When Fox is a Thousand
Larissa Lai. Vancouver: Press Gang, 1995

image taken from 
Press Gang's webpage
Possible Contexts Cultural syncreticism vs. "root" lesbianism
a paper by D. Wills Relevant Links

Characters and Structure:

Ancient China
Contemporary Vancouver
  • Yu Hsuan-chi
  • Fox
  • Artimes Wong, Mercy/Ming Lee, Diane Wong
  • Claude Chow, Eden
  • Structure:
    1. How the Fox Came to Live Alone:
    2. Familiar Shapes:
    3. Different Degrees of Recognition
    4. When Fox is a Thousand

    I. Possible Contexts:

    II.  Patriarchal society, Western exploitation of the Orient vs. Cultural fluidity and syncreticism

    I) Examples of Patriarch/Colonial control:

    -- the traveling of culture (Acknowledgment p. 2)
    Larissa Lai (in a interview): "In my fiction writing of recent years I have been focussing on trying to create a sort of historical launch pad for hybrid flowers like myself. I have been trying to foster the germination of a culture of women identified women of Chinese descent living in the West.  I suppose it is my way of trying to escape the reactiveness of identity politics by claiming a mythic, fictive sort of originality, my way of saying, but people like me (take that how you will) have been here all along, and we are infinitely more than the sum of the identities that this statistics crazy society wants to pin on me."
    [In the same interview Lai denies that this is a kind of  " born-again liberalism that denies the very real struggles of marginalized
    people in this country."  For her between confrontational politics and liberalism, there should be a "third space."] Larissa Lai (in a interview): But the most interesting thing [about Pu-Song-ling's stories] for me were, of course, these traditional fox stories. Not all the texts are particularly compelling.  There are many which are misogynist tales of wily supernatural fox women who lead innocent men to their doom and receive their just reward. But there are also those versions in which an unsavory young man leers at a beautiful woman who turns out to be a fox. The fox trounces him. There are other versions where the fox and the young man fall in love--star-crossed love, of course, because the human and the divine are not supposed to have such dealings with one another. So you see how the stories can take on a proto-feminist sort of bent, or display quite a savvy bit of class analysis!"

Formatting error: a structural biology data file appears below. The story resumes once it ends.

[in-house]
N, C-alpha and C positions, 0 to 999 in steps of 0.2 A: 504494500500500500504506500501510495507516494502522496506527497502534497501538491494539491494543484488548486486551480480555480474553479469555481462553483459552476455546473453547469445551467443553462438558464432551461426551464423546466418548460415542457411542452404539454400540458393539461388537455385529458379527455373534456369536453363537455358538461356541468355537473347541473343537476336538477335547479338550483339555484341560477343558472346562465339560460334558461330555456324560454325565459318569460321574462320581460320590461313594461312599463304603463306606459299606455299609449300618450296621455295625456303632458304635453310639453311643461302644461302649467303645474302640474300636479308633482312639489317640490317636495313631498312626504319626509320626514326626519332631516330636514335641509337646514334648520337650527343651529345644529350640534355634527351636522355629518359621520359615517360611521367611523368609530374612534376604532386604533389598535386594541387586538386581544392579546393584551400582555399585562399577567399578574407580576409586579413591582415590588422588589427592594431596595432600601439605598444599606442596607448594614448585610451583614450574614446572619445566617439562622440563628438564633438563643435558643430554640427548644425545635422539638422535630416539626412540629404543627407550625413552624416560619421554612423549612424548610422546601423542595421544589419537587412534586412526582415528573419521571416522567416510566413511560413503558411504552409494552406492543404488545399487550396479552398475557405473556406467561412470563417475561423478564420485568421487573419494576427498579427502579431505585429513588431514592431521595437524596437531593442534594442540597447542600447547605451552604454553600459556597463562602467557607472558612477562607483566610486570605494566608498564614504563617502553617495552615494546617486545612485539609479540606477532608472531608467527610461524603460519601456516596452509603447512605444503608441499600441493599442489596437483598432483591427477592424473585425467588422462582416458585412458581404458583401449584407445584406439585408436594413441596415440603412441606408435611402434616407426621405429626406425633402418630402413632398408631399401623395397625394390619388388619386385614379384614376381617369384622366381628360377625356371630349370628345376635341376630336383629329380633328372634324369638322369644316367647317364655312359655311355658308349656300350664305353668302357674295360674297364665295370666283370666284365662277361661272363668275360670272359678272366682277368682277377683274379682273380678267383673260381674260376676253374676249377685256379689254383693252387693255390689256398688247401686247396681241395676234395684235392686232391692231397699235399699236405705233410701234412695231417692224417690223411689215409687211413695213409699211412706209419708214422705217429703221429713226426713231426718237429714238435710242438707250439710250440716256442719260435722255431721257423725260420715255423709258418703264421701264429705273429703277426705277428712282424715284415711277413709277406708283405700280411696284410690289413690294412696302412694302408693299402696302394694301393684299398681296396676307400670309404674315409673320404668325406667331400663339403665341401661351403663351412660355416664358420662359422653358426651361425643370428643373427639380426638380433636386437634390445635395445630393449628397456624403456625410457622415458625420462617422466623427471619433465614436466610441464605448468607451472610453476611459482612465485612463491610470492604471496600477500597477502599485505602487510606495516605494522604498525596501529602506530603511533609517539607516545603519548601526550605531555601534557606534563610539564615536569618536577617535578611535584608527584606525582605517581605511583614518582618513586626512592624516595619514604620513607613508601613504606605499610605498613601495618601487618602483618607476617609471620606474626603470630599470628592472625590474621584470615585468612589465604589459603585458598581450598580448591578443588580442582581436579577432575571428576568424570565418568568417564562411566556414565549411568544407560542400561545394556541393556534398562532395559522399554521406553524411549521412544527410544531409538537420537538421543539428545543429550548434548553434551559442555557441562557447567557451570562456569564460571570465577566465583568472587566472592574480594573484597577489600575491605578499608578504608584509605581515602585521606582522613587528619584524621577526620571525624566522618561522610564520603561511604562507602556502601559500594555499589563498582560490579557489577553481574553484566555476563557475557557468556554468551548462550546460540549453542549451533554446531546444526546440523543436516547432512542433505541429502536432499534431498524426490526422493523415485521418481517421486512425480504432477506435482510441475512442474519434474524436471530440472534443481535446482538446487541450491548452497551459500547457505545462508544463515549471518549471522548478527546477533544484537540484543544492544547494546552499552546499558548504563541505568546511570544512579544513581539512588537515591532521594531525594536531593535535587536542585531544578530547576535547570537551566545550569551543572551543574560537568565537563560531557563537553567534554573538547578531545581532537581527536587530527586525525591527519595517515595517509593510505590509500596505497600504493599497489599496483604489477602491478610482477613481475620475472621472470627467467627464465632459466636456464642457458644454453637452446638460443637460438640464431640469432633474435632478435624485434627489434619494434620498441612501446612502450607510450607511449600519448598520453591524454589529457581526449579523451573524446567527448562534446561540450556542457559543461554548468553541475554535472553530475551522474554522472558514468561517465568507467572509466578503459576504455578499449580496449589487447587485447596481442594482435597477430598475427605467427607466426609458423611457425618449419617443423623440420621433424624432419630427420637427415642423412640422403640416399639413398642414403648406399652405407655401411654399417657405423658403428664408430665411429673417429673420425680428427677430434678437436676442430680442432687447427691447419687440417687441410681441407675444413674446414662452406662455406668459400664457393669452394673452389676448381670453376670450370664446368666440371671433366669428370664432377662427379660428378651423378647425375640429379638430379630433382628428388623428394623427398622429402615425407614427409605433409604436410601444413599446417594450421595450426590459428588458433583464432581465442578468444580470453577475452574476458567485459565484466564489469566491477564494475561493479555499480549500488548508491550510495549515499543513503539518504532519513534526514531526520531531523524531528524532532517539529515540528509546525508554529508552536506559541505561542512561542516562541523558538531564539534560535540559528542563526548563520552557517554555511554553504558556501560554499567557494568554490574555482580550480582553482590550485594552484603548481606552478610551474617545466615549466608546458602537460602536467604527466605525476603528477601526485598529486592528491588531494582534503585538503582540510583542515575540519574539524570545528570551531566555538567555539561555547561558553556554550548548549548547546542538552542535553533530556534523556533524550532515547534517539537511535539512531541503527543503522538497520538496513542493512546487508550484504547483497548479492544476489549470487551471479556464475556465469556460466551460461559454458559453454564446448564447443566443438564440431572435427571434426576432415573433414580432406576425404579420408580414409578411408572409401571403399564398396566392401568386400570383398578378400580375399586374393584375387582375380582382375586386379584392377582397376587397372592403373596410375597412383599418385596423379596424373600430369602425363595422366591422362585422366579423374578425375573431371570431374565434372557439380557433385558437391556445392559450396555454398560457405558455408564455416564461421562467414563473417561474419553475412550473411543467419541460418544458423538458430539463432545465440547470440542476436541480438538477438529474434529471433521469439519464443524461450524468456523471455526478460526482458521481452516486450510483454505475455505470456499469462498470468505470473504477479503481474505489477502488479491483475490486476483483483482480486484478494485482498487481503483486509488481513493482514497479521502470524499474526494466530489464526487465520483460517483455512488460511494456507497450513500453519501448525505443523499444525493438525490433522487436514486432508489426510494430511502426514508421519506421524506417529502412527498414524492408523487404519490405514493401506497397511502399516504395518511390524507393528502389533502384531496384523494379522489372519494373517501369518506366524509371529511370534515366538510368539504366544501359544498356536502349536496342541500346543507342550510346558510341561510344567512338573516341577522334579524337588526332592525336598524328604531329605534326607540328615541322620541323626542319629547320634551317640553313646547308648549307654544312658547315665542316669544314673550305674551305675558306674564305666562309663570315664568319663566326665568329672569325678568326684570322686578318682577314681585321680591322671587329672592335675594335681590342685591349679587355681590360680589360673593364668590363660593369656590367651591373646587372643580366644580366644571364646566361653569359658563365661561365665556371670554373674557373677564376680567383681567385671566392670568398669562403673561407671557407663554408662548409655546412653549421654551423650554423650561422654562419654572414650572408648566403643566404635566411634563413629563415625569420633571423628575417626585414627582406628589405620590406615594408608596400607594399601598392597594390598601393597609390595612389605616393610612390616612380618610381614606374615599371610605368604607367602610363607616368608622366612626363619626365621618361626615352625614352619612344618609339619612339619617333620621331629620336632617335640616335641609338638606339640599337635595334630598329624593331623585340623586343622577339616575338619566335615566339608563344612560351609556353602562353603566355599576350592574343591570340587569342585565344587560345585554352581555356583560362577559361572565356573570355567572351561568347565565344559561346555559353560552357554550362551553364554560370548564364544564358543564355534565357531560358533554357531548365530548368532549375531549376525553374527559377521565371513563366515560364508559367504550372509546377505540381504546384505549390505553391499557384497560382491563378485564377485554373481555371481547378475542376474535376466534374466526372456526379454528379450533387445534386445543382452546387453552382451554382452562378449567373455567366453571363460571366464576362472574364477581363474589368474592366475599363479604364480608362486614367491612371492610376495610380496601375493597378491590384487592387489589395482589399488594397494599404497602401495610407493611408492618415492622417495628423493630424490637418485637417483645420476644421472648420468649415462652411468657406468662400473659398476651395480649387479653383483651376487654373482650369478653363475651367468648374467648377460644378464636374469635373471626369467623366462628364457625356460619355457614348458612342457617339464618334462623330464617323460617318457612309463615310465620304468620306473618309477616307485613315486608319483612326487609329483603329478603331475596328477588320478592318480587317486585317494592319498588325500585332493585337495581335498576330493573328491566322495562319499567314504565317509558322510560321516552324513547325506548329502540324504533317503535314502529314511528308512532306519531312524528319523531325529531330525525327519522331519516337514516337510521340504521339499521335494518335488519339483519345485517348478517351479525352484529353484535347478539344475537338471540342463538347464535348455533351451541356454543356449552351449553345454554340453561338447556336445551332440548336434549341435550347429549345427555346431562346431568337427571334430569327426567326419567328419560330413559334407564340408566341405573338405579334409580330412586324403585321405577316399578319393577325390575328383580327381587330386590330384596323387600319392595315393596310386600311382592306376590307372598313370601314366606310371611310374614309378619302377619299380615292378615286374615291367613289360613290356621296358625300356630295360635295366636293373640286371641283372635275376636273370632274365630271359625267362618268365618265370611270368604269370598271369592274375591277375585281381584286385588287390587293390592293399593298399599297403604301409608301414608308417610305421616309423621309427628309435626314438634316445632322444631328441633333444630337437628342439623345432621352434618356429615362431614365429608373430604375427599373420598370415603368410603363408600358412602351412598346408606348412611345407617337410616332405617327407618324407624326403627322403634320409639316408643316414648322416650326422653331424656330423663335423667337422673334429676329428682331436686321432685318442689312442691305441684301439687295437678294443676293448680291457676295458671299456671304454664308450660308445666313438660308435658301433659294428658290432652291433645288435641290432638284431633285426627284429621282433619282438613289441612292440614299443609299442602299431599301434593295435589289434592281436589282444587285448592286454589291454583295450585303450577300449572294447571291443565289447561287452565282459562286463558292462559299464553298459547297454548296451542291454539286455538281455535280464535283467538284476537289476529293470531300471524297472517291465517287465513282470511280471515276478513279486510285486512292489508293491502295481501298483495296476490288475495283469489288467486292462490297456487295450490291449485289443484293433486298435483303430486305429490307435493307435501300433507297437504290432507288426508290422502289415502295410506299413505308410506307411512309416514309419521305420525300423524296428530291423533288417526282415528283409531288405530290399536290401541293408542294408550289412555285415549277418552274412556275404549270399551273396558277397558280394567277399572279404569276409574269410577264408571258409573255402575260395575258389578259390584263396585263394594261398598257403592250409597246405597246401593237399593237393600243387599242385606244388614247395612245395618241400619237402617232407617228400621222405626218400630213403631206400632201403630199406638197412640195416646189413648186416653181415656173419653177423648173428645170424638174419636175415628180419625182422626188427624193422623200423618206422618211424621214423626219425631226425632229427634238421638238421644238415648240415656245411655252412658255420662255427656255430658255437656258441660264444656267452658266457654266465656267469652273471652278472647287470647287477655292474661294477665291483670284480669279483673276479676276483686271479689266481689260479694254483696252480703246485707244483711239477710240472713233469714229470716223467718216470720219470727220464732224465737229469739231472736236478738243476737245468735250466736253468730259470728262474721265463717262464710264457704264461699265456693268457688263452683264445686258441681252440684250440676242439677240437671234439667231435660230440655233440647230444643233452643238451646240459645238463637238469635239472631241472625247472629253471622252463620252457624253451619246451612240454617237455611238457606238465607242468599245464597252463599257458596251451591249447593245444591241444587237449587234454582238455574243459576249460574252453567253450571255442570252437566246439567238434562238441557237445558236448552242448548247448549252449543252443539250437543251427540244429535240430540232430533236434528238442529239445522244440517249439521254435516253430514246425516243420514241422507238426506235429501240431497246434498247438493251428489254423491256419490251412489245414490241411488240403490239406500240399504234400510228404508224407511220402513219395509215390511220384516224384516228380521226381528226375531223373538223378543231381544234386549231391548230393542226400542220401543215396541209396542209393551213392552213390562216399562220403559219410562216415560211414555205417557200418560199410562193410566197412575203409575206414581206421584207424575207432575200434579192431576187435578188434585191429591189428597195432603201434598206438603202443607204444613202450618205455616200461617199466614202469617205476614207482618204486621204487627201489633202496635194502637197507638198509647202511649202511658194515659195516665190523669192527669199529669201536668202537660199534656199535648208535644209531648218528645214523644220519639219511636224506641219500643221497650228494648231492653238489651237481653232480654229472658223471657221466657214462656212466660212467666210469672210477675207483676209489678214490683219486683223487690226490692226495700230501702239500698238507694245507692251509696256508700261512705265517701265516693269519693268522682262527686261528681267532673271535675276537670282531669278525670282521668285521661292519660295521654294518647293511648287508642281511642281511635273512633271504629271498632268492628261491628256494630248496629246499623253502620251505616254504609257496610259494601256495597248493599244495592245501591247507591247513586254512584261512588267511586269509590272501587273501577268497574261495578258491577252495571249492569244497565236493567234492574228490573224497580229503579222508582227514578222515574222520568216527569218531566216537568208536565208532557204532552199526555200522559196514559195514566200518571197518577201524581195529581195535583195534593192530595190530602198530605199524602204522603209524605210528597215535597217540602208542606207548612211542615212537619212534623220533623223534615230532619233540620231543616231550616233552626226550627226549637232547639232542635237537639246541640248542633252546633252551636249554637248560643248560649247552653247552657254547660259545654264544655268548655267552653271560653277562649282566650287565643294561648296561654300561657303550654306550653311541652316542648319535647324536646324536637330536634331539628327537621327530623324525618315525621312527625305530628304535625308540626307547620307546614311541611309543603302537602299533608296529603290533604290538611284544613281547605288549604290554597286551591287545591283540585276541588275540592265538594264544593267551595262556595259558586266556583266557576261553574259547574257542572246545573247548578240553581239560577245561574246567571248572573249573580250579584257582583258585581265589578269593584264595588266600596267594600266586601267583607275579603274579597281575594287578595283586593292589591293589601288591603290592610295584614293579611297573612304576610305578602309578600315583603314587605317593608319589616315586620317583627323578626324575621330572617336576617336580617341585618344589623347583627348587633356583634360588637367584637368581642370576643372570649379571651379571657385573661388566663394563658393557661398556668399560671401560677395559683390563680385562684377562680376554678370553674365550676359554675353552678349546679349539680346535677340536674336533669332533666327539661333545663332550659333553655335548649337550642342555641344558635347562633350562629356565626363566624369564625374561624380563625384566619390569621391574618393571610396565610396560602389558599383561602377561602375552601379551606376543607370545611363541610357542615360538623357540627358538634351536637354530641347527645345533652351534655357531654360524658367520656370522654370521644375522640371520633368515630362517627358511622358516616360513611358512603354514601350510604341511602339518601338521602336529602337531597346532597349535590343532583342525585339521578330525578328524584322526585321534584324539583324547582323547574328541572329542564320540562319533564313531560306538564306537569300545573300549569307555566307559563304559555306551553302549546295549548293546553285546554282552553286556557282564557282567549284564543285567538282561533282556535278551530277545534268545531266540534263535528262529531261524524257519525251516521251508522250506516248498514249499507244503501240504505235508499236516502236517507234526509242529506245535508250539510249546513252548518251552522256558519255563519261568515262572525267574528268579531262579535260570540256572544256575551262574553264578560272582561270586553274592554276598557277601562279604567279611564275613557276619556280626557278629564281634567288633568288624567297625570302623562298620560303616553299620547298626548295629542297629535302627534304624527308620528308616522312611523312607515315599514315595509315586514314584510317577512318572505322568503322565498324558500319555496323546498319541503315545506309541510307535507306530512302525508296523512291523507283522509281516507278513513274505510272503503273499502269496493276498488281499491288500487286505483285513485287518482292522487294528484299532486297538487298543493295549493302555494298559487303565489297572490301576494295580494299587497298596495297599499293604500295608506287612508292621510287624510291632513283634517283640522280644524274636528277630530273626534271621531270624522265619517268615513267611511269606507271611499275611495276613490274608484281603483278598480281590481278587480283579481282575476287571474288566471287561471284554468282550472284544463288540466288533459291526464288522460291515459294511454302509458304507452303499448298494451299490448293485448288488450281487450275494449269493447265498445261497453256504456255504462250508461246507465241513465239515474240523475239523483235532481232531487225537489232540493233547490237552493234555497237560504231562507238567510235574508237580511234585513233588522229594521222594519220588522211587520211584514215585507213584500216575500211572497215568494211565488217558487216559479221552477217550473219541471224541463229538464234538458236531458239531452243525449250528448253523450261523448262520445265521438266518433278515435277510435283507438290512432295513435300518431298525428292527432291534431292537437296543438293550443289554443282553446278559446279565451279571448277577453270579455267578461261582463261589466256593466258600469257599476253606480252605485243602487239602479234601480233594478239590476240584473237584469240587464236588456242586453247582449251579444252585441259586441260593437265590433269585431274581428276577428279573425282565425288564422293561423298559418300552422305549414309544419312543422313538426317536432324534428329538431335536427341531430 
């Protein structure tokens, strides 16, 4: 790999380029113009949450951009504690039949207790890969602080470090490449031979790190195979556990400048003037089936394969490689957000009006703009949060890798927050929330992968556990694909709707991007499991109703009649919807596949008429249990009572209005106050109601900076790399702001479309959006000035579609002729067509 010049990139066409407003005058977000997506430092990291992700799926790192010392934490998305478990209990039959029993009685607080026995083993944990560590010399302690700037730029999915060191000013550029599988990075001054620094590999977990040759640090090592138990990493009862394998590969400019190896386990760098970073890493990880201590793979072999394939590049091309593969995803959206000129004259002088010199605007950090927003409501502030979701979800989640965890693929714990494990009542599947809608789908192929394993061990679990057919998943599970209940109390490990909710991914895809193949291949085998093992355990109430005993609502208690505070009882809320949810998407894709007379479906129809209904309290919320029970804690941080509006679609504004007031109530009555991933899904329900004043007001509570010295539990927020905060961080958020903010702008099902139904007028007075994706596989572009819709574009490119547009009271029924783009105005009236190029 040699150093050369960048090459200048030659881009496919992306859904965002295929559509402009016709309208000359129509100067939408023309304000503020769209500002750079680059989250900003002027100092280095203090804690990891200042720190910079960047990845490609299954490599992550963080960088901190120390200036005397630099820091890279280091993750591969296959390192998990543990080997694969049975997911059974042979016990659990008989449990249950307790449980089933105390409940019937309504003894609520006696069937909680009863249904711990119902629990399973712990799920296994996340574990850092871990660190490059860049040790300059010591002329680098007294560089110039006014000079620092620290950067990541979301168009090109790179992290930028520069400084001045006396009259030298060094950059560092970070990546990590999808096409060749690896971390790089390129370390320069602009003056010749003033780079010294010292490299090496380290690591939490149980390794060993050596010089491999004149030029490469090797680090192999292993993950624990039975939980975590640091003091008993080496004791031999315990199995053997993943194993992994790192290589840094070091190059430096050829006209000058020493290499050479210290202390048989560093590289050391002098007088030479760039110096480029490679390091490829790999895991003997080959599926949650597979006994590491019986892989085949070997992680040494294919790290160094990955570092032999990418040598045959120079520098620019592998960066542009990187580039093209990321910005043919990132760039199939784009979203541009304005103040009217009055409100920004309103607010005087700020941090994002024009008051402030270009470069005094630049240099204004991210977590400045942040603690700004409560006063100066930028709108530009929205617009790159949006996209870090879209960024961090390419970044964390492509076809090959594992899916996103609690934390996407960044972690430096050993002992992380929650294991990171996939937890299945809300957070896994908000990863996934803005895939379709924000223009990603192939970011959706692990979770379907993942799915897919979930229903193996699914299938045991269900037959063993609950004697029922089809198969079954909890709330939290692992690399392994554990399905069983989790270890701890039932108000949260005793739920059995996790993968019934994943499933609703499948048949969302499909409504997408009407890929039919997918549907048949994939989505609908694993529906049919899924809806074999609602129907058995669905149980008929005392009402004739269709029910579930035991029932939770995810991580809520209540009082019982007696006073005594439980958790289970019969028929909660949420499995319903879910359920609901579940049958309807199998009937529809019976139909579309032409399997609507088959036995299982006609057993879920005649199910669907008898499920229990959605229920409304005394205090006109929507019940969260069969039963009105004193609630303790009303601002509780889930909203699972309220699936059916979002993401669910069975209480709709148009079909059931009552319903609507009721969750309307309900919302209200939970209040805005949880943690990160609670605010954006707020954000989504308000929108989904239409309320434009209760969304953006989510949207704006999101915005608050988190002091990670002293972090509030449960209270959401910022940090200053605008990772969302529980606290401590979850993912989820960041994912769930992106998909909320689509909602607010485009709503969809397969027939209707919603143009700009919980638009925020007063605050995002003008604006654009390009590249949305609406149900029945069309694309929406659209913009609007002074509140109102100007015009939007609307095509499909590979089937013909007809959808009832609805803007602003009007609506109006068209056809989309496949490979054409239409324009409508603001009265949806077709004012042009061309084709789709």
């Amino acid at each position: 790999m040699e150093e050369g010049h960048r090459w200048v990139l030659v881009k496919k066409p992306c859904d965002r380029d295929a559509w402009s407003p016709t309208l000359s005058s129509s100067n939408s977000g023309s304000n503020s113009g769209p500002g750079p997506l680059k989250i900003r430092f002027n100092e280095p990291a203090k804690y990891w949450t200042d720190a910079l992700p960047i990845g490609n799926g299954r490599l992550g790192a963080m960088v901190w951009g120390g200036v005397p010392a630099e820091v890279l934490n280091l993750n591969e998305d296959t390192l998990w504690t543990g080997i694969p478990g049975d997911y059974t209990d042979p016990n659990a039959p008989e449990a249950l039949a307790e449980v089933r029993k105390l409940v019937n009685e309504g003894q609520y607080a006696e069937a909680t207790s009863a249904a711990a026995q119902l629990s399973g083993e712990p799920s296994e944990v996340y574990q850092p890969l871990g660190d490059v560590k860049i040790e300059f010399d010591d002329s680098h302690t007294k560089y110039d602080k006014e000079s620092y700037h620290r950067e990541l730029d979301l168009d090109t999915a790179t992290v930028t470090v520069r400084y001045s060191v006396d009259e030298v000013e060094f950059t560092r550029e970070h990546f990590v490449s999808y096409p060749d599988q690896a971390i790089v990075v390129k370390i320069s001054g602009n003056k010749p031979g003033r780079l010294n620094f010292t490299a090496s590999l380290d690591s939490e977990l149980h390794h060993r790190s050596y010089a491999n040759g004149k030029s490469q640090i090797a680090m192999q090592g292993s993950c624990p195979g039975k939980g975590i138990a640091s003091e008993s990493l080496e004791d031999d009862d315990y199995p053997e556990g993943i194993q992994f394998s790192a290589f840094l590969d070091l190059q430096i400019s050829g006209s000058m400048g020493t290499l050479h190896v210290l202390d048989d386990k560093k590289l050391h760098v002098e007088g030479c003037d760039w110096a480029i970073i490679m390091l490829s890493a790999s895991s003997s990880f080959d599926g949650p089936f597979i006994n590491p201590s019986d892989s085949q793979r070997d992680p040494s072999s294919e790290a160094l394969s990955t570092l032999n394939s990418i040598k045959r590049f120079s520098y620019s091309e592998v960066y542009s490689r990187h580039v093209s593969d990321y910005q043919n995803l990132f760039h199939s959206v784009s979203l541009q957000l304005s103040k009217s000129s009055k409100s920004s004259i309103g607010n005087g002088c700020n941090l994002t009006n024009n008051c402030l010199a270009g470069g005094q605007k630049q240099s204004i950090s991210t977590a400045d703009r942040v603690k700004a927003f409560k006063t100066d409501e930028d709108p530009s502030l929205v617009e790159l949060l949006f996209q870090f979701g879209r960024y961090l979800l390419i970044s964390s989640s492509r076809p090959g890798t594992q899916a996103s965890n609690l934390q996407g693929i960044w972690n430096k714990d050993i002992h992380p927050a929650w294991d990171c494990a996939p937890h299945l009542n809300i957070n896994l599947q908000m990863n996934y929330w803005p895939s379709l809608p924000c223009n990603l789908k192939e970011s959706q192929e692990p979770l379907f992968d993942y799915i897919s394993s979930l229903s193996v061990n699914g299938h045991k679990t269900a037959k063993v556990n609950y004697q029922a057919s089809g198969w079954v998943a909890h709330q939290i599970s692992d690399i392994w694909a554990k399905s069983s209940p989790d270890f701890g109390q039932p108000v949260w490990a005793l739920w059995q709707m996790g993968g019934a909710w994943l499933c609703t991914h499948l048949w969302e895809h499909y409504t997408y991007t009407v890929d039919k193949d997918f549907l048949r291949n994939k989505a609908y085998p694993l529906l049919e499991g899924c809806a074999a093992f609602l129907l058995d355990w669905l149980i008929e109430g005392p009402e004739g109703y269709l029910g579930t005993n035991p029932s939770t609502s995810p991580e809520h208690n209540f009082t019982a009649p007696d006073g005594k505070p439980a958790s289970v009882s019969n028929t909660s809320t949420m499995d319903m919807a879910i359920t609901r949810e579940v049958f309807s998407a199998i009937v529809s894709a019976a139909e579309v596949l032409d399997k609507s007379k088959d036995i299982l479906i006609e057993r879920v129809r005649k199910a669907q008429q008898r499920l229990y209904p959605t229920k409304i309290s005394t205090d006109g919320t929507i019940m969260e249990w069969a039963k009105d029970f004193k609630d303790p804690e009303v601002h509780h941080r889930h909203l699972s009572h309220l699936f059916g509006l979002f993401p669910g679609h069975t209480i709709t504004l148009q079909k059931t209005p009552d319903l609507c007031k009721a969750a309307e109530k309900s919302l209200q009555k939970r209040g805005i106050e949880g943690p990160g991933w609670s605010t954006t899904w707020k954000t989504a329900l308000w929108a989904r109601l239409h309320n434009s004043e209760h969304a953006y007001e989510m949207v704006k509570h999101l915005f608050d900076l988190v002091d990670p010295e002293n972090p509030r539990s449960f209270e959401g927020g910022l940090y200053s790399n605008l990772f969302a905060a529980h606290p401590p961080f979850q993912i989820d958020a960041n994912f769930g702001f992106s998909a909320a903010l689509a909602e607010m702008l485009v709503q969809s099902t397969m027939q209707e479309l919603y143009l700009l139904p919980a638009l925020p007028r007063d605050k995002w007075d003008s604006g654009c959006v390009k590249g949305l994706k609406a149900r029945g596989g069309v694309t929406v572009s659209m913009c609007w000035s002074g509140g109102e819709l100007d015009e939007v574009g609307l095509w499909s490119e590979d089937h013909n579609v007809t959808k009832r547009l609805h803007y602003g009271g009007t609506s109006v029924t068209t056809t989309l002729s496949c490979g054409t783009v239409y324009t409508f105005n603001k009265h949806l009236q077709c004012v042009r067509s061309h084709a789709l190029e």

--transformation: from animal-eating, to animating the dead.   Here she focuses a lot on women, from helping them, to having sex with them  (e.g. helping the wife in the first story),
    -- Journey to the West
    -- to animate a dead body and then living body, and then focus on Yu.
    --not only feminist, but lesbian  (see below)
    II. Identity: fragmentation and reconstructions
  • Contemporary Chinese-Canadian identity:

  • --a second-generation Chinese-Canadian 1. with no fixed "root" (biological mother), 2. having gone through a lot of transformation (like the fox and cyborg), and forming a family with her friends, esp. female ones.
    -- different "families" and different sense of family'Artemis and her white adoptive parents 39; Mercy's --the Lees 28-29: Tobin, their capitalist/poet father; Diane's, the Wongs Mercy's sense of family57; Artemis' sense of family 97
  • images of fragmentation
  • III.  lesbianism--sexuality, conflict, and mutual support

    Deborah Wills.  "But Do You Have to Write About It? Transgression and Multiplicity"  Association of Canadian College and University Teachers of English (ACCUTE) Learned Socieites Conference.  June 1997

                 (Deborah Wills--Mount Allison University, Sackville, New Brunswick, Canada   E0A 3C0)
    *We would like to thank Deborah here for her agreement to give us her conference paper, and her persistent efforts in doing so via-email.
    three sections: "Fluidity";  "Fixity," and "Being Transfixed." 
    "Fluidity"--"The matrix of this space of liminality and contiguity, this gap between "between" and 
                  across," is offered as an ambivalent space of violence, sensuality, and metamorphosis." 
                  e.g. confusion of identity markers, masquerade, doubling 
    "Fixity"--"[Fox] takes on the whole of recorded history as inadequate, oppressive, and exclusionary:  a master narrative that masters its subjects by pinning them down in false or incomplete stories 
                or exiling them altogether."  e.g. official history, museum, art collector 
               --"the pageantry, costumes, and disguises in which the characters revel offer no quick fixes: 
             instead, even they may lead to stasis, to fixity." 
    "Being Transfixed"--"I have tried to acknowledge this by adding the prefix "trans" to my previous term 'fixed';  by doing this I want to recognize both the way that this ambivalent process works along and across lines and  boundaries, and also to admit the twist the Lai gives to the idea of fixation."  e.g. marginal bodies, "each  character is not only transformed but transfixed:  frozen in the gaze of a dangerous lover, ..."

    Relevant Links